I’ve been juggling far too many projects, but I’m now working to move FindBugs back into the active rotation.
I also want announce I'll be working with GrammaTech as part of the Swamp Project, and they will be helping with rebooting the FindBugs project. This has been in the works for a long time (almost a year), and although I’ve known that GrammaTech was likely to win an award, this hasn’t been official and something I could talk about until recently. Was hoping to have something a little more concrete to talk about as far as that goes; but I don’t yet have the information I wanted to share.
Thanks to all the FindBugs fans and supporters who lobbied for me to return to active maintenance of FindBugs. Give me a week to get up to speed on current project needs.
I don't mean to denigrate you, but I must be candid here: hoarding admin rights so that only you have them and no one else can get any work done is simply not acceptable in a team environment.
Going forward, I would recommend taking a look through other projects you may be involved with, and make sure that you are not the only person with admin access. If nothing else, it would increase the "bus factor" to greater than 1: https://en.wikipedia.org/wiki/Bus_factor
I for one have lost all trust on his ability to lead the project after such long absence, and the fact that he only reappeared after this hit HN, and only to respond here, to me is an indication he cares more about what people may be thinking / saying of him, than the well being of FindBugs.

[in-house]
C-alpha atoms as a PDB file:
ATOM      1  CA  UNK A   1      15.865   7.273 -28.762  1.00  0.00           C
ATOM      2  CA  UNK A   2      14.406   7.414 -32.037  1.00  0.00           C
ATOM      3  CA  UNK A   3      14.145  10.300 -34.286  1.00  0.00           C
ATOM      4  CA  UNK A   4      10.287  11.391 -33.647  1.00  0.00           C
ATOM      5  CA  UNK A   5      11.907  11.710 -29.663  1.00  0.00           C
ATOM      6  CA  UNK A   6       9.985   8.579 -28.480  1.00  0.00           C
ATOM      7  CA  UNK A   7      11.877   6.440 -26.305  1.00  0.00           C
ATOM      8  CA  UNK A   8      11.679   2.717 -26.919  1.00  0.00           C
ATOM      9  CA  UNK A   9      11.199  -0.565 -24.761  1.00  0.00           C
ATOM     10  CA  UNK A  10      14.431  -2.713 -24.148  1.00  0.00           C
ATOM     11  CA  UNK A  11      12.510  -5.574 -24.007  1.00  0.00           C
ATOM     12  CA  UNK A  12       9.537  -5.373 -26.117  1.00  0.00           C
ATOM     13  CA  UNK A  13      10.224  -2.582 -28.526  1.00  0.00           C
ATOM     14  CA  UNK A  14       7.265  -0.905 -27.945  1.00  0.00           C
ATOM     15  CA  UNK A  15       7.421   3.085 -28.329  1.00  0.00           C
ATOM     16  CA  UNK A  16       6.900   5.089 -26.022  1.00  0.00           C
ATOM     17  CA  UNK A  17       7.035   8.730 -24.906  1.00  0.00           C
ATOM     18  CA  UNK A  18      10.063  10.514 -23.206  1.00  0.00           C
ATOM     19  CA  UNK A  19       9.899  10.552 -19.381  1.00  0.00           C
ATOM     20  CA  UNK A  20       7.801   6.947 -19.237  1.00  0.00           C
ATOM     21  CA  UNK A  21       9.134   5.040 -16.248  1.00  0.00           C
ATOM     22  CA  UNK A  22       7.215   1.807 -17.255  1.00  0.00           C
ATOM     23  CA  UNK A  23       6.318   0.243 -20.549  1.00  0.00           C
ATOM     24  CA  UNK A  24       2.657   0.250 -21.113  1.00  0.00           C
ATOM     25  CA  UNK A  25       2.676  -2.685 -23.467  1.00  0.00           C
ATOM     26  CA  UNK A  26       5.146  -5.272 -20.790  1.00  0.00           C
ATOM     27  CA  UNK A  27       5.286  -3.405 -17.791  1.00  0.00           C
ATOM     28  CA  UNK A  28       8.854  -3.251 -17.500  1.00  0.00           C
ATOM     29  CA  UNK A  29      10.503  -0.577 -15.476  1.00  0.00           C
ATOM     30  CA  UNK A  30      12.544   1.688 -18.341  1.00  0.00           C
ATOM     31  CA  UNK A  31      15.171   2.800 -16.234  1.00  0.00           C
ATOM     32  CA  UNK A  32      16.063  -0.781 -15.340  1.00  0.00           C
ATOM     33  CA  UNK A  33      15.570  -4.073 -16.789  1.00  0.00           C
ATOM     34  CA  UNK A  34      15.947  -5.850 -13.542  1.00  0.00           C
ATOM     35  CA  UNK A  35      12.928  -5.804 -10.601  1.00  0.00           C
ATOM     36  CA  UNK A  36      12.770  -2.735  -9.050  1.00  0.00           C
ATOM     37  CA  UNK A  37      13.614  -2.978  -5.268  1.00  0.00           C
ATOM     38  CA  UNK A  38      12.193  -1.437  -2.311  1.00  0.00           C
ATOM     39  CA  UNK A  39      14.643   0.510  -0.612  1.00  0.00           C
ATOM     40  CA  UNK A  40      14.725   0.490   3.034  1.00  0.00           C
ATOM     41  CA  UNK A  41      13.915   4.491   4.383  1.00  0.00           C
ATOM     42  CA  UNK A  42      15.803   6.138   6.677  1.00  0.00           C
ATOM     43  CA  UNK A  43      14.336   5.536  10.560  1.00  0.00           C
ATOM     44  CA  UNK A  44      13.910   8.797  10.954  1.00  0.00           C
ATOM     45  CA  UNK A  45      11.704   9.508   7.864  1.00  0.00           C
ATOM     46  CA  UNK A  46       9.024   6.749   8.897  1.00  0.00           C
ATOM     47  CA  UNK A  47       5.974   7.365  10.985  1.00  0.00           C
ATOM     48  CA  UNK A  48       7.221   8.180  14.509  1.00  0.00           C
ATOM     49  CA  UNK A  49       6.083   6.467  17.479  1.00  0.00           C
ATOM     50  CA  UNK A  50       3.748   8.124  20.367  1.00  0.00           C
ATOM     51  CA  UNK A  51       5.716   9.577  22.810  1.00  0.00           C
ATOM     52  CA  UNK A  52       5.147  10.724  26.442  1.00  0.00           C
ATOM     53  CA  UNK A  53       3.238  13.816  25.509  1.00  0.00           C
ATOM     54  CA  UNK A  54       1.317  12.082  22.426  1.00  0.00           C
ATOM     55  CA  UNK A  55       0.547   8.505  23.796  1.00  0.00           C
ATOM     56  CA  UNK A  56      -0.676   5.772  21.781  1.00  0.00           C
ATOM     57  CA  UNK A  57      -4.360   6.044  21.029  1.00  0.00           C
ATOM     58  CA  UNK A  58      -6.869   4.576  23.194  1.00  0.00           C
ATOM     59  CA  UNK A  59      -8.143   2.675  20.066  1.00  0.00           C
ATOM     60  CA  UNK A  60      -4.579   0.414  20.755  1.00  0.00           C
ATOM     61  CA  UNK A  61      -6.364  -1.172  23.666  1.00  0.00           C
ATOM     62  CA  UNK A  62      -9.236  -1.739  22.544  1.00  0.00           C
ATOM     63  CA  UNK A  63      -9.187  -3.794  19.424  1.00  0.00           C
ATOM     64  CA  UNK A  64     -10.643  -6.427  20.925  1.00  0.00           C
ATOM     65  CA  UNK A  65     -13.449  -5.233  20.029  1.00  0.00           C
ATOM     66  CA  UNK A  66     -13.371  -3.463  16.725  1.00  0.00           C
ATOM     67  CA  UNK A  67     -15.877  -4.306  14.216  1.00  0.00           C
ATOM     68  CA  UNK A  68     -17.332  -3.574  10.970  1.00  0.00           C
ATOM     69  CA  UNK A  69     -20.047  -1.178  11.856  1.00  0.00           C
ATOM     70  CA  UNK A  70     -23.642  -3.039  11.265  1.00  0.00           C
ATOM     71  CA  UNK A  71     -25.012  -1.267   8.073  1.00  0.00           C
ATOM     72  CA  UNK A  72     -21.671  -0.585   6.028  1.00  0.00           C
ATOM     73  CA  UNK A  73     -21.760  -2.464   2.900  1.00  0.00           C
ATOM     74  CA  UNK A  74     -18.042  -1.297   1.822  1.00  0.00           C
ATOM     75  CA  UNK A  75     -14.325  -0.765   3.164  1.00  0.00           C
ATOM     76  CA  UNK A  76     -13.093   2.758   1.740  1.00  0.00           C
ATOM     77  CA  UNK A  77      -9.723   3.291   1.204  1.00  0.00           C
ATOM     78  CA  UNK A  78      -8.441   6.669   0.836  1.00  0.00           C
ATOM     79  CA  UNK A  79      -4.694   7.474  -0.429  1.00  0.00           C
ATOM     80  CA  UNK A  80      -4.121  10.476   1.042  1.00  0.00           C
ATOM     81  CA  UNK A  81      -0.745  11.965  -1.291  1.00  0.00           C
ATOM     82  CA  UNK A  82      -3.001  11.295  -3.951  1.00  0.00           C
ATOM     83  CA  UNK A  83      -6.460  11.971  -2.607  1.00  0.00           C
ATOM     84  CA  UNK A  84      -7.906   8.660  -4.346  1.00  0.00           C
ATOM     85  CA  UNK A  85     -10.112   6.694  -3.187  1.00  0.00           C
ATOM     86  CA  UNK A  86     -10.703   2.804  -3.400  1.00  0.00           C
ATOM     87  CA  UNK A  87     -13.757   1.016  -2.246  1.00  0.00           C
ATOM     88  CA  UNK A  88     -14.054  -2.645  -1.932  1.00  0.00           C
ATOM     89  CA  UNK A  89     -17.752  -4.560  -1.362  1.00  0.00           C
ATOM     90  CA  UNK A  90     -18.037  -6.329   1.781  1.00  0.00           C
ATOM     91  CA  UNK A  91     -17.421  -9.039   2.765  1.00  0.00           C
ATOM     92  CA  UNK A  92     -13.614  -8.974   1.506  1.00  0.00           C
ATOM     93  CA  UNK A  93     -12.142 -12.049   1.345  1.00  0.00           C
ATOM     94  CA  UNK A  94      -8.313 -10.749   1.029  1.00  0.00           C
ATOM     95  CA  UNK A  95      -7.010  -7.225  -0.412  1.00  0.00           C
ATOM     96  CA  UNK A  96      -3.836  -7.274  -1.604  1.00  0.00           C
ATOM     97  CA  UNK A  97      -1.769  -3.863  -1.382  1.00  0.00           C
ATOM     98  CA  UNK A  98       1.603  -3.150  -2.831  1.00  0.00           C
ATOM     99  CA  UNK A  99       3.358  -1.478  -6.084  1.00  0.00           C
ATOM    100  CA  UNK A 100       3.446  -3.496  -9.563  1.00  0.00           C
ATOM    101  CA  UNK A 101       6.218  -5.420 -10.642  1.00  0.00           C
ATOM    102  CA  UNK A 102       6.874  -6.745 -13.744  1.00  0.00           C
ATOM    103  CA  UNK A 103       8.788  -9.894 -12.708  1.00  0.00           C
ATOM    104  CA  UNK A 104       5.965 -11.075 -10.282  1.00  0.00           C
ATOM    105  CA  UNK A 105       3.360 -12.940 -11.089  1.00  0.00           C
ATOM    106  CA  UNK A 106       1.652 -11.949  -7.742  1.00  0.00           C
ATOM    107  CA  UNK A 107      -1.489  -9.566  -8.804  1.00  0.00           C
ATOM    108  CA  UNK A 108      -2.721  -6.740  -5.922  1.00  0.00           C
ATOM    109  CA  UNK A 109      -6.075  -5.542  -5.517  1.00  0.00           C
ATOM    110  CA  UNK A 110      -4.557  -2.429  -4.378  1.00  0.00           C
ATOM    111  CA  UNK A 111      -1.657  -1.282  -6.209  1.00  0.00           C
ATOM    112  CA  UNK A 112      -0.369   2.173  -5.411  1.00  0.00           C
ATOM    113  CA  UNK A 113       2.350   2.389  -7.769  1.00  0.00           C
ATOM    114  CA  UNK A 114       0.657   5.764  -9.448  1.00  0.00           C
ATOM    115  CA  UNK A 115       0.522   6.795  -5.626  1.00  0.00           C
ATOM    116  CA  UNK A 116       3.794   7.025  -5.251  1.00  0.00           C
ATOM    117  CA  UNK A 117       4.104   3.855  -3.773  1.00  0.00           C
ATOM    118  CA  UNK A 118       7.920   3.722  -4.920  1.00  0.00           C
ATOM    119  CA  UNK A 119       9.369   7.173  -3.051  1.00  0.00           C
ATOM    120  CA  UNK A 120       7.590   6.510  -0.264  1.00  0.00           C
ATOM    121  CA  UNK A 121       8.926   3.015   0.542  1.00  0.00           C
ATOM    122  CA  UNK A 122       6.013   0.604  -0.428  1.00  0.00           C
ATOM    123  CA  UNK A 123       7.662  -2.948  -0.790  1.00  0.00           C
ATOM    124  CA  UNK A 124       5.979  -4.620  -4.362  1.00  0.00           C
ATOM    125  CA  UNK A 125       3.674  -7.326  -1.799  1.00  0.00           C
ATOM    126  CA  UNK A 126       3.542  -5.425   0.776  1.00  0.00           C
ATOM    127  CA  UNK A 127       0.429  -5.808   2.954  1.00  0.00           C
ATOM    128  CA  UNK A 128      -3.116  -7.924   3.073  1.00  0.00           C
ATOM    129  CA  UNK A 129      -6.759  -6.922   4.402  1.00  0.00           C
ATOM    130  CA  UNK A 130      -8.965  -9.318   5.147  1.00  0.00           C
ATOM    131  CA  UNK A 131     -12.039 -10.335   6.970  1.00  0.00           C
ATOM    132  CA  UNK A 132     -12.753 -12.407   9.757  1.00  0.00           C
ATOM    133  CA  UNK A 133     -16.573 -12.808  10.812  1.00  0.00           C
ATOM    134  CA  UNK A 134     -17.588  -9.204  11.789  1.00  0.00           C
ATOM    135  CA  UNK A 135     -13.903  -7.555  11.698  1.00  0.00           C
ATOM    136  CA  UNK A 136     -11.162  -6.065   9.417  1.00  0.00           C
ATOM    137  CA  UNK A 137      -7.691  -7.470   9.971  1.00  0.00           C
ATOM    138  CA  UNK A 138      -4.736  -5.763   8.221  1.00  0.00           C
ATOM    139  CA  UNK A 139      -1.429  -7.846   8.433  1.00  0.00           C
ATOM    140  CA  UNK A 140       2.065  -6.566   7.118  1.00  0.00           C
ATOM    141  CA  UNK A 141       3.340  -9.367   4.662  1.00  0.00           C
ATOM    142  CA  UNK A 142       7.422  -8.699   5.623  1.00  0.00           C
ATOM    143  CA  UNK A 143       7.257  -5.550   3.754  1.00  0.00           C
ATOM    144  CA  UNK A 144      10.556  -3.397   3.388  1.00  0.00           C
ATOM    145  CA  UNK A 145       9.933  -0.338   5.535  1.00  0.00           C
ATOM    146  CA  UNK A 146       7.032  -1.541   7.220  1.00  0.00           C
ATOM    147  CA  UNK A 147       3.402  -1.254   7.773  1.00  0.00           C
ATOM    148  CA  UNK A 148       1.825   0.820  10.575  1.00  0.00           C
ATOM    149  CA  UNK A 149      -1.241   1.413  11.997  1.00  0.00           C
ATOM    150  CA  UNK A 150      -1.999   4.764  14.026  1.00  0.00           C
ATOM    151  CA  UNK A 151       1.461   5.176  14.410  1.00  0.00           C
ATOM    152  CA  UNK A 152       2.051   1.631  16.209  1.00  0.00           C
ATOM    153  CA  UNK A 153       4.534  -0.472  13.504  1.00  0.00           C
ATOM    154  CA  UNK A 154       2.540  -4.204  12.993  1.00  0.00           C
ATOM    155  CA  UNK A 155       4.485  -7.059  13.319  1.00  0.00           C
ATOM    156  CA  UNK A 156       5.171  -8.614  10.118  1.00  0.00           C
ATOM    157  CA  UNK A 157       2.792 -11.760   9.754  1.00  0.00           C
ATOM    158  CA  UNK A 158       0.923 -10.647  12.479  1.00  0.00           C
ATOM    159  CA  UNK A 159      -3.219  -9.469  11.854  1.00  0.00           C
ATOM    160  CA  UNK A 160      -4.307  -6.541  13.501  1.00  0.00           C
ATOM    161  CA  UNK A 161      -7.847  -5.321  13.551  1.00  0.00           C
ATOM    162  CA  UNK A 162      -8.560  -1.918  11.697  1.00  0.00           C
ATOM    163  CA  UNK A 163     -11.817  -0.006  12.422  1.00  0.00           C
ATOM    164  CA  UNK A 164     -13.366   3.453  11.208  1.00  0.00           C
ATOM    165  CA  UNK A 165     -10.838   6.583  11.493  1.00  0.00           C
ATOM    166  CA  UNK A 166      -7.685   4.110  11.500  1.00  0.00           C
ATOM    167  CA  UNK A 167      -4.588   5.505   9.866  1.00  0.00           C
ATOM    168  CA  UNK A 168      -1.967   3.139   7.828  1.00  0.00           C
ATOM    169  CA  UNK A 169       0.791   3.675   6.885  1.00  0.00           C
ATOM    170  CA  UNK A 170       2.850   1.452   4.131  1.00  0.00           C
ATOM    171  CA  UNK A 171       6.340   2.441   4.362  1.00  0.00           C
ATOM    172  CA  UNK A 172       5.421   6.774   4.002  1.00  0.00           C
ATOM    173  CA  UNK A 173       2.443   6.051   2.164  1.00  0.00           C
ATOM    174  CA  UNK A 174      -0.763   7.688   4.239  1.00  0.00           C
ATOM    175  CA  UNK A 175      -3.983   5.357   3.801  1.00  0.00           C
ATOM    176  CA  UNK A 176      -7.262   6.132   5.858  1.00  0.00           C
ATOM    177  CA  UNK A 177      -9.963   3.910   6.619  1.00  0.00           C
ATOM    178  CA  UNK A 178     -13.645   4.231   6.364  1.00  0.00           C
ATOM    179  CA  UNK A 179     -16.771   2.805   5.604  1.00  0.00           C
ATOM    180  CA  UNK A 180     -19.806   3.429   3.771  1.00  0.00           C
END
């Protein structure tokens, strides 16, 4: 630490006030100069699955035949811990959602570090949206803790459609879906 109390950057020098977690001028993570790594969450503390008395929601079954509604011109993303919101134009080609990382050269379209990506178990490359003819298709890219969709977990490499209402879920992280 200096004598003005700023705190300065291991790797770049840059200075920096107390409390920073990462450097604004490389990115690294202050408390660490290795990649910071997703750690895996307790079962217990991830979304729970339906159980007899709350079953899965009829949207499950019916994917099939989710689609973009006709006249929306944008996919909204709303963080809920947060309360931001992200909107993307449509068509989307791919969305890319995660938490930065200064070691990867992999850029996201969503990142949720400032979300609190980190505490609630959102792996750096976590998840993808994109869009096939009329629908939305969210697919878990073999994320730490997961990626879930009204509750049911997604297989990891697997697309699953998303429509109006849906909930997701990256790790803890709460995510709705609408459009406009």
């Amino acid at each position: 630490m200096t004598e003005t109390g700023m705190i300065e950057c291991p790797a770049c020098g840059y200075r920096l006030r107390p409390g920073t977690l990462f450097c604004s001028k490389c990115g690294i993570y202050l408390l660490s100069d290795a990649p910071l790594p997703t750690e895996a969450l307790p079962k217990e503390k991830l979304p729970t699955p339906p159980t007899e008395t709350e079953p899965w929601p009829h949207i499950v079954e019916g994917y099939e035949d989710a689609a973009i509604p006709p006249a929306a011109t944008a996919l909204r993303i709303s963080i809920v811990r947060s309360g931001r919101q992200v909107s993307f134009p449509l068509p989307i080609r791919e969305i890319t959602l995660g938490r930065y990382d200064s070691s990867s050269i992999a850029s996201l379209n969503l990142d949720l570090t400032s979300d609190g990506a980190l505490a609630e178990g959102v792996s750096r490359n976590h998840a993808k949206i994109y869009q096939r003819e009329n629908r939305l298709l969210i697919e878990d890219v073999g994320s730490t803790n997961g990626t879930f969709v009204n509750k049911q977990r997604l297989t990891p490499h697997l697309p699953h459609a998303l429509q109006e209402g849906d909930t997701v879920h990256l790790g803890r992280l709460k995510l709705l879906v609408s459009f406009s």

I fear, the only way for FindBugs to stay alive, is for Bill to do what he probably should have done a long time ago: step down.
I don't mean to denigrate you, but I must be candid here: demanding work from others without putting in the hard yards yourself is simply not acceptable.
Going forward, I would recommend taking a look at your written communication, and make sure that you are being fair and kind.
- If you are the sole maintainer of a project, putting up a note in the README asking for a co-maintainer or someone to take over the project entirely.
- Responding to emails with, "I'm swamped/I don't think I can do this right now, can you help/would you be willing take on this role?" Totally acceptable. There are lots of eager developers out there who would be willing to contribute to an open source project if they could.
- Posting on HN asking if anyone is willing to help out. :-)
I get that sometimes stuff happens in real life--illness, working long hours, taking care of children or family members--these are all perfectly valid reasons for not being able to put in the time needed to work on an open source project. However, the developer community cannot offer its help if said help is not asked for.
"Thank you for your email. This is an automated reply to let you know that active development of this project is currently on hold. If you have any questions, please email firstname.lastname@example.org, who is the current maintainer."
This is ridiculous. Expecting the maintainer who hasn't contributed for over a year (hasn't given any life signs or shown any interest) to give admin rights to someone who genuinely cares about the project isn't entitlement. It's the absolute minimum he could do to keep the project alive at the expense of other peoples time and effort.
As such, there exists a kind of implied social contract between the project owner and users. The owner wants people to use the library and improve it, and the users in turn want semi-frequent updates/fixes and to be informed about the status of the project. Projects that are regularly updated receive more users and contributors, who in turn help provide bug reports, improvement ideas and PRs.